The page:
Even the most cringingly flag-waving congressmen would maybe have thought twice if they’d known just what was happening. Administration lawyers were privately arguing that statutes prohibiting torture, secret detention and surveillance without warrant could be set aside.

Before long, in a fine display of task-sharing and globalization, interrogation was being outsourced: The Egyptians and Syrians could be relied on to use methods from which even the much admired Jack Bauer might have shrunk. Forgetting namby-pamby ethical questions (and they surely did), what the vice president and his cabal forgot was the old and well-established principle, known to so many intelligence services, that information extracted under duress is of dubious or no value. As grim cases described here show, men will say anything just to stop the pain.

When the Abu Ghraib scandal broke, and at the same time The Wall Street Journal and The Washington Post published an earlier secret memo from senior administration officials authorizing the use of any torture short of "near-death," Colin Powell and Condoleezza Rice were outraged, although one feels they might have concentrated a little harder a little earlier on what was afoot. Even then, "neither had the temerity to confront Cheney, who clearly was the true source of these policies." Mr. Addington for his part was also incensed—because the scandal might mean the "torture memo" would have to be withdrawn.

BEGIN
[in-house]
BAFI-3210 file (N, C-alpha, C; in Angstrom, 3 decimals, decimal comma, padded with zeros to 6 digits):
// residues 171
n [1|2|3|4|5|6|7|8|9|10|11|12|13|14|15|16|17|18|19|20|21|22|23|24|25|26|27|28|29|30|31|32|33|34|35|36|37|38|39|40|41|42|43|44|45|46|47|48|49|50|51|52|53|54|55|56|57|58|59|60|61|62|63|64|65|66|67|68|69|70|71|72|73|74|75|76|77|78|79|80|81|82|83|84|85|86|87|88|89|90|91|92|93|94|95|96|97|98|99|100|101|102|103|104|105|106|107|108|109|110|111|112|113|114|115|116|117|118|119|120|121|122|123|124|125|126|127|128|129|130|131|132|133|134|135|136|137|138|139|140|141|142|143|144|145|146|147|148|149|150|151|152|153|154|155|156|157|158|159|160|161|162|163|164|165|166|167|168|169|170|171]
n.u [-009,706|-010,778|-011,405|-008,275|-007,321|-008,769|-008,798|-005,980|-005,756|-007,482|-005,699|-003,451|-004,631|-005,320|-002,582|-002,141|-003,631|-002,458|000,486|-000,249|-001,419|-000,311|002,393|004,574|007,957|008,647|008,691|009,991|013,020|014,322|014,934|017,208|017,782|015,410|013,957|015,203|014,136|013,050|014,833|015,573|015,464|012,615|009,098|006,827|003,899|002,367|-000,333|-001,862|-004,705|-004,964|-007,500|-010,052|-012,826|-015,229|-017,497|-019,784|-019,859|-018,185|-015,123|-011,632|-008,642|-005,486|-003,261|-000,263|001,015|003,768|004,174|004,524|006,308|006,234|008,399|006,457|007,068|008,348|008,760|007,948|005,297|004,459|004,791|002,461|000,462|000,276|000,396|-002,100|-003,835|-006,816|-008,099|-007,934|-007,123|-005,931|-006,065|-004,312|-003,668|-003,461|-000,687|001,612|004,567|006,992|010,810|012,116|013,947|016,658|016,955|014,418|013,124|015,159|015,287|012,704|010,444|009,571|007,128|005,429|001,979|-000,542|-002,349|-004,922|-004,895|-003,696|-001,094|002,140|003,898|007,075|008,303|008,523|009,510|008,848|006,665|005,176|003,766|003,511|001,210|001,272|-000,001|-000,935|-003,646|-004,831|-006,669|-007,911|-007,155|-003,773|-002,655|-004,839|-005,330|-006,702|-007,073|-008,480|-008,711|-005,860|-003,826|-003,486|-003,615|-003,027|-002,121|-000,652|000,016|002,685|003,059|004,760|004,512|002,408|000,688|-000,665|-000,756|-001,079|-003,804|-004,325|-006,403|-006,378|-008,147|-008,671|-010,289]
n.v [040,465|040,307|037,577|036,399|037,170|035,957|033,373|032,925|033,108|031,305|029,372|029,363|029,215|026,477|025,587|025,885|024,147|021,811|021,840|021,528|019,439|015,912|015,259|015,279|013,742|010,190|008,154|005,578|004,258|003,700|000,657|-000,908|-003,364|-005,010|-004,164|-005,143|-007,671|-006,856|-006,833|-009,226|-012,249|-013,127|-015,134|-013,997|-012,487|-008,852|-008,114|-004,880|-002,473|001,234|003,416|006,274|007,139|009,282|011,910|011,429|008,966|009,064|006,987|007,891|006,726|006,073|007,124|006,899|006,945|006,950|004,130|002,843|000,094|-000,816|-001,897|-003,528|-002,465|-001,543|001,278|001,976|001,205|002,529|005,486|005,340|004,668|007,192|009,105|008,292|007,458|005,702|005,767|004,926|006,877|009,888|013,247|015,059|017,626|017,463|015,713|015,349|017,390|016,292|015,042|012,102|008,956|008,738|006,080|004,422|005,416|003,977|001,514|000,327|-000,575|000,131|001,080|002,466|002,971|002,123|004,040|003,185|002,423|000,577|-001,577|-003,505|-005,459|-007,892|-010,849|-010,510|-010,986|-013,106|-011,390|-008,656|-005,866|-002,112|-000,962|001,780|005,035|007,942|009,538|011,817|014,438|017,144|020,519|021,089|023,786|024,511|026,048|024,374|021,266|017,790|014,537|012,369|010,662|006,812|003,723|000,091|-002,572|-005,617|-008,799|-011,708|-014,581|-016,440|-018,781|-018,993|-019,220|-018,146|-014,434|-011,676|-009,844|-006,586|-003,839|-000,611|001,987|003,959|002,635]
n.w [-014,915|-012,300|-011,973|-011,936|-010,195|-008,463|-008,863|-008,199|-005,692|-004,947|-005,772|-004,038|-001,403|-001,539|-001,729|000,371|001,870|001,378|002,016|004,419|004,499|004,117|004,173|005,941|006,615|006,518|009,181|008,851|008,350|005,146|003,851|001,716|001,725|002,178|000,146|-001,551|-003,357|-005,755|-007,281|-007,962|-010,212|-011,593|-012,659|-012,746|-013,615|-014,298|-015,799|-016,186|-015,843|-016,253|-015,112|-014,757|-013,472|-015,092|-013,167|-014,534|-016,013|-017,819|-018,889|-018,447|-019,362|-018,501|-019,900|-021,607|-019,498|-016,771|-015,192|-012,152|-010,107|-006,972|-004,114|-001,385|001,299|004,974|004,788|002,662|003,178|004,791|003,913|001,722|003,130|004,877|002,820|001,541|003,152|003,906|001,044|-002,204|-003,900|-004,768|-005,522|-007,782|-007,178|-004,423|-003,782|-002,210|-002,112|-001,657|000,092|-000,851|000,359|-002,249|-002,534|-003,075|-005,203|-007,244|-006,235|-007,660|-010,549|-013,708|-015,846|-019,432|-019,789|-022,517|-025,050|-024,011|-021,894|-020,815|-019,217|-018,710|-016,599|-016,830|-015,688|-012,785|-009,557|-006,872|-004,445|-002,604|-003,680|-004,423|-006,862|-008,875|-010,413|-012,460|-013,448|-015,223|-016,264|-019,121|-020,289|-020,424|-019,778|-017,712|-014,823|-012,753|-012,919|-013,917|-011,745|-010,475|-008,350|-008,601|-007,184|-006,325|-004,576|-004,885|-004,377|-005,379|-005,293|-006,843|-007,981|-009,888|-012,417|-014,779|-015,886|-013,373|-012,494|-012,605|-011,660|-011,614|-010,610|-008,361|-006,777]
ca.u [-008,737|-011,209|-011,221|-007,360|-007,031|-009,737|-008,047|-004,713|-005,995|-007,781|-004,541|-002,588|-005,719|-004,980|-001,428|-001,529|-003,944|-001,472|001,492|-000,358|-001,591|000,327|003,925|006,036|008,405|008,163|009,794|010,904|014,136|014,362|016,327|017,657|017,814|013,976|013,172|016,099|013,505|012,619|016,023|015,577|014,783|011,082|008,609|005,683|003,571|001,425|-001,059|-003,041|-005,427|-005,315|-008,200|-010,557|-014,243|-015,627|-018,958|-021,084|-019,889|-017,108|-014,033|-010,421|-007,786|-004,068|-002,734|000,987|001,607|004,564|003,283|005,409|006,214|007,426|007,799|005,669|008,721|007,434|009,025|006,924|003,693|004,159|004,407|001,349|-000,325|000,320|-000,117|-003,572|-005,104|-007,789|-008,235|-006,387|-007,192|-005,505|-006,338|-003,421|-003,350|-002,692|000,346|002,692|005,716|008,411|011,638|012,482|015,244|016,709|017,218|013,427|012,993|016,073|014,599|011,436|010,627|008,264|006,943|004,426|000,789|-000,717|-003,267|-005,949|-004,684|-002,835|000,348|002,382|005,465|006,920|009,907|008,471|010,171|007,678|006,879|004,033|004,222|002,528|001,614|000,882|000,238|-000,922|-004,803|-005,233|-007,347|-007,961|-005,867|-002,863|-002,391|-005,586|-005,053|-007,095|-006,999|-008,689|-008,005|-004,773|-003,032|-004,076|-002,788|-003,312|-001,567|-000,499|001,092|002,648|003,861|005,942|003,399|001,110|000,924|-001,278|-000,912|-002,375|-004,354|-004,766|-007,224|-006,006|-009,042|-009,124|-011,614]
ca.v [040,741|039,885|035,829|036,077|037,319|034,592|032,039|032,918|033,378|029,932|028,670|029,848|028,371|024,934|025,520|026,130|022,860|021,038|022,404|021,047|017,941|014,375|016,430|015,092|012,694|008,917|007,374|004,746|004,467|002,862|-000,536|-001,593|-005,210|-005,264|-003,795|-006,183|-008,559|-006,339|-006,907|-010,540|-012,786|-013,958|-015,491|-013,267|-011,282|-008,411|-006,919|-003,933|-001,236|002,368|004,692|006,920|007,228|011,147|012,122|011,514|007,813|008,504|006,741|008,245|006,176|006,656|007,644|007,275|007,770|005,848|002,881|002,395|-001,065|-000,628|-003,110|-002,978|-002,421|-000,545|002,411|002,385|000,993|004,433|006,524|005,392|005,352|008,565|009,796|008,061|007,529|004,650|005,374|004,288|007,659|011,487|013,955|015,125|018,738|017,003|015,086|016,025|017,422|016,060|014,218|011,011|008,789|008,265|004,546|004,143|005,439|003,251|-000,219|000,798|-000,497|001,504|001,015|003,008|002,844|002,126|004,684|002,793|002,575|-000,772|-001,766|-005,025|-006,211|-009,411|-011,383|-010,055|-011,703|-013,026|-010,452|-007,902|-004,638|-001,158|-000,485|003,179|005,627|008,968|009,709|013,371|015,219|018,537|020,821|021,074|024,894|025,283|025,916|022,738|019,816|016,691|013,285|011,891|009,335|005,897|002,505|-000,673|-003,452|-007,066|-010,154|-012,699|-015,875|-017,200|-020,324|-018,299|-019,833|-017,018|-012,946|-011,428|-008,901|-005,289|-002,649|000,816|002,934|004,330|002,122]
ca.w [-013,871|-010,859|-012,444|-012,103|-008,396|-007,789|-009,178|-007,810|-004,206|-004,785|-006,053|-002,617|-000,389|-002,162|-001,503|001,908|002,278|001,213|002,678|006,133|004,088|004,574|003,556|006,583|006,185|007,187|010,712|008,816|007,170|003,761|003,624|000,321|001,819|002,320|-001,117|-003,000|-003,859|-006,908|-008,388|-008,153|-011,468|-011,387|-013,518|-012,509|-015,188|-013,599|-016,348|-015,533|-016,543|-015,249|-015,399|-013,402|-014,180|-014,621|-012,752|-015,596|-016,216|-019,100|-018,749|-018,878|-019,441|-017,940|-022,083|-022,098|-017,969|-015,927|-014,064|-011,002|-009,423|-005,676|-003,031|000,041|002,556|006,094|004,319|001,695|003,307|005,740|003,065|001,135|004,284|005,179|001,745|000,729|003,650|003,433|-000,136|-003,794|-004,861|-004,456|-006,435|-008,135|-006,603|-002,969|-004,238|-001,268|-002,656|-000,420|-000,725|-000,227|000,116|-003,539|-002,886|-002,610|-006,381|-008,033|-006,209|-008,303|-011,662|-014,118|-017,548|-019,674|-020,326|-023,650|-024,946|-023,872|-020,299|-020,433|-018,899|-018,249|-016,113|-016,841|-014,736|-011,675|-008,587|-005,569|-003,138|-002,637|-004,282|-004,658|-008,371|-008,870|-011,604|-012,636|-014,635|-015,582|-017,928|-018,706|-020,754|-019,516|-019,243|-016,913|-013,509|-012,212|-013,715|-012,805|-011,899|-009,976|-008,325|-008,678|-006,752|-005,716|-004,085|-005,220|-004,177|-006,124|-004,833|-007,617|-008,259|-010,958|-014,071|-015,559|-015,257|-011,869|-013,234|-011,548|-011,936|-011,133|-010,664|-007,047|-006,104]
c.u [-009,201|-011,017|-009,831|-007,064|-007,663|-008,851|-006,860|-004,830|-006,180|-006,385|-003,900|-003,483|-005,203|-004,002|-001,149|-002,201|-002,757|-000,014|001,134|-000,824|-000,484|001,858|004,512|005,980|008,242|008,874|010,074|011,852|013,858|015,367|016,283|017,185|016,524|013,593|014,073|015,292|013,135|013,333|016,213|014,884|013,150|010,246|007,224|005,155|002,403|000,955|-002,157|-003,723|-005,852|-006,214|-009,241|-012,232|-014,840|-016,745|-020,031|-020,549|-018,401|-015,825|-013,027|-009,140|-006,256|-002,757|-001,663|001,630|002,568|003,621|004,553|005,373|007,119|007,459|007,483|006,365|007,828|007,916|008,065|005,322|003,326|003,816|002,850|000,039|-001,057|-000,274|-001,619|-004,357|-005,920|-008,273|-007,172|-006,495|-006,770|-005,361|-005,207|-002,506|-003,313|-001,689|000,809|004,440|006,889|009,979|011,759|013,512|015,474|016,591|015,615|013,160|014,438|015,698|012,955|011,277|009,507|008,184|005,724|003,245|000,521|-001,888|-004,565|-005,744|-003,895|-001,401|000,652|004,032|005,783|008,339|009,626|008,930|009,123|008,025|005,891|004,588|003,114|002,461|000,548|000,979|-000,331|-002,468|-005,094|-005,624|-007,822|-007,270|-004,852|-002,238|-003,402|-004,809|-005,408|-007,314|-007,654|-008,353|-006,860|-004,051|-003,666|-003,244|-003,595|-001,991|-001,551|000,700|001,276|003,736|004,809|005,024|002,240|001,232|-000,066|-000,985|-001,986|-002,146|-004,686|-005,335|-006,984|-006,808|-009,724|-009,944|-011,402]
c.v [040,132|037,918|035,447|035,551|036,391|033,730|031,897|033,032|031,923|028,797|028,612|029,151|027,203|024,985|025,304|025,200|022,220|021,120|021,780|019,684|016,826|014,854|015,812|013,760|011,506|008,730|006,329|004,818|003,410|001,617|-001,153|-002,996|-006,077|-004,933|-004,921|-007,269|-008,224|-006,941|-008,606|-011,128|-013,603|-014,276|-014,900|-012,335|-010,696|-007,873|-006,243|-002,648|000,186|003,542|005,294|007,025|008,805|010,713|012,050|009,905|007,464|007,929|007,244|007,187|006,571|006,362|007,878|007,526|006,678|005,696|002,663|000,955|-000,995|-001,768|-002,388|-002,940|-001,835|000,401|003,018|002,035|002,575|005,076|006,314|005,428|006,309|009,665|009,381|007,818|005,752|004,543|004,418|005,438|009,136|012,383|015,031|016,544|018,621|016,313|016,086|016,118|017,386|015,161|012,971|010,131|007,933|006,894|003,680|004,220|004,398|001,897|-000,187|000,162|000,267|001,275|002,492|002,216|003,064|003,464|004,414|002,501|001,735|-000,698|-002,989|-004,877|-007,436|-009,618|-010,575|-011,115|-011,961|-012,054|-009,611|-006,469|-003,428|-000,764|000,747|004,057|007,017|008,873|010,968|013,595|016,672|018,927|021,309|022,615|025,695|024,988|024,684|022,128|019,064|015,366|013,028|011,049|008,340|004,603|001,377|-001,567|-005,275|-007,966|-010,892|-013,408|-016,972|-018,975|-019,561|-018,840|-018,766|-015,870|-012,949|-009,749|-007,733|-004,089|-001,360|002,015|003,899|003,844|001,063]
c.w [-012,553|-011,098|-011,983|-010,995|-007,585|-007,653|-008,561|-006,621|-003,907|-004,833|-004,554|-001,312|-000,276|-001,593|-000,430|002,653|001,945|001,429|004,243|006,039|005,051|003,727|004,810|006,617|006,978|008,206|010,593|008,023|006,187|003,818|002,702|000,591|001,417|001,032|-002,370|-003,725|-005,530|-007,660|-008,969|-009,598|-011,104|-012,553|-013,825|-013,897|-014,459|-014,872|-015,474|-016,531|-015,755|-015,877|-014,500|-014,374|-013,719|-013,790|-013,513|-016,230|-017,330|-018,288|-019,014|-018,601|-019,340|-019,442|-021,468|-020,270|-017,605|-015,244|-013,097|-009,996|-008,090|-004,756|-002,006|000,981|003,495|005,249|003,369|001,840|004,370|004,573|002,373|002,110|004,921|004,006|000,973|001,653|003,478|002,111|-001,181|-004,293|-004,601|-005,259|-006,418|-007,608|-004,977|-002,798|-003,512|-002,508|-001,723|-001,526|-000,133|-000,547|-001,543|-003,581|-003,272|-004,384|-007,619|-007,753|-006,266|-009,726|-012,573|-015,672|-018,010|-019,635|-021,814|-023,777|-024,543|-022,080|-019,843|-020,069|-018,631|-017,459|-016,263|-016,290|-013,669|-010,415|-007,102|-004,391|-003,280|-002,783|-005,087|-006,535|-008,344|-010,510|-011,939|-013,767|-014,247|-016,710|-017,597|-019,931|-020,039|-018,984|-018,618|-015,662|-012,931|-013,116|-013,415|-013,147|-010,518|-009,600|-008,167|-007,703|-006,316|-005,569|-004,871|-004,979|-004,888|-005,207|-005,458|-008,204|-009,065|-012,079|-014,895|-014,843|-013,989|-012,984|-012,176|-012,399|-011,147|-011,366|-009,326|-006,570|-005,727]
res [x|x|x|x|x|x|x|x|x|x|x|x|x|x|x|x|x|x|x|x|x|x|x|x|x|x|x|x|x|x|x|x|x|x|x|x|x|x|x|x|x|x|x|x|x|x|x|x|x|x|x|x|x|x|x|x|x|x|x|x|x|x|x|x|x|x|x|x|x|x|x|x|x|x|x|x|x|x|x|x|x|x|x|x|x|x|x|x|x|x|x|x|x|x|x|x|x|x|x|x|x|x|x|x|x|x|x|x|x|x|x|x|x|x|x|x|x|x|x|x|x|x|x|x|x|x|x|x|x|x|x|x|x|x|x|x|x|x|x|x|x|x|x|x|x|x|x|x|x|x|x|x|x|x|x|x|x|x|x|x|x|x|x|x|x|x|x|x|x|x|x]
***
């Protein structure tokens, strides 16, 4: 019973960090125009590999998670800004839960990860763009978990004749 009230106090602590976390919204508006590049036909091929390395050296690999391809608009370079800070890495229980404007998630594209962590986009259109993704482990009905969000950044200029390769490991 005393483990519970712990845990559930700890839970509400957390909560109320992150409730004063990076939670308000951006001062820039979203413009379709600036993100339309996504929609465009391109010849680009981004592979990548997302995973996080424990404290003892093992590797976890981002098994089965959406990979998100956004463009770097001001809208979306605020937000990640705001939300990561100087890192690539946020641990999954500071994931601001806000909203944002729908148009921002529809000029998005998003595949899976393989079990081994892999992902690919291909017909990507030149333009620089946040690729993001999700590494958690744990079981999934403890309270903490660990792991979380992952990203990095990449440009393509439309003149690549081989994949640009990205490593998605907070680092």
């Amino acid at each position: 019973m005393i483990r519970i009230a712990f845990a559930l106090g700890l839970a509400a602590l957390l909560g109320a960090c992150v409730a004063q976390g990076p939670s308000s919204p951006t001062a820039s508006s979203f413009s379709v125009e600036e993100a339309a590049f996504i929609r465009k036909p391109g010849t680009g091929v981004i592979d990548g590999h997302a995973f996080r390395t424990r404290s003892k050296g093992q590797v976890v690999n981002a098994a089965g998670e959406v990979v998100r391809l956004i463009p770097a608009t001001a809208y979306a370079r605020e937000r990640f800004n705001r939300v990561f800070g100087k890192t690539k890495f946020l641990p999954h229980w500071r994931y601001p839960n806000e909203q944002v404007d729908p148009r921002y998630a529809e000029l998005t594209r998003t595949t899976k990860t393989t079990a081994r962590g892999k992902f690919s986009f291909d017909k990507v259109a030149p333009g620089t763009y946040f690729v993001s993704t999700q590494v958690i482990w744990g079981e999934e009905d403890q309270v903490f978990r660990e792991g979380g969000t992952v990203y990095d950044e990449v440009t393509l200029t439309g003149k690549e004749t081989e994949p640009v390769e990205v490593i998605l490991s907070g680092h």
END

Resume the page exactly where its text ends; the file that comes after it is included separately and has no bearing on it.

A CRUCIAL DISTINCTION NEEDS to be made. In war, people are murdered and atrocities are committed on all sides. During World War II, Allied soldiers sometimes killed prisoners. Norman Lewis, the great English travel writer, described in his enthralling book Naples ’44 how he’d seen a British army officer savagely beat an Italian civilian he was questioning before telling his sergeant to take the man out and shoot him; and in that same campaign, French colonial troops regularly practiced gang rape (an untold story of the war until recently).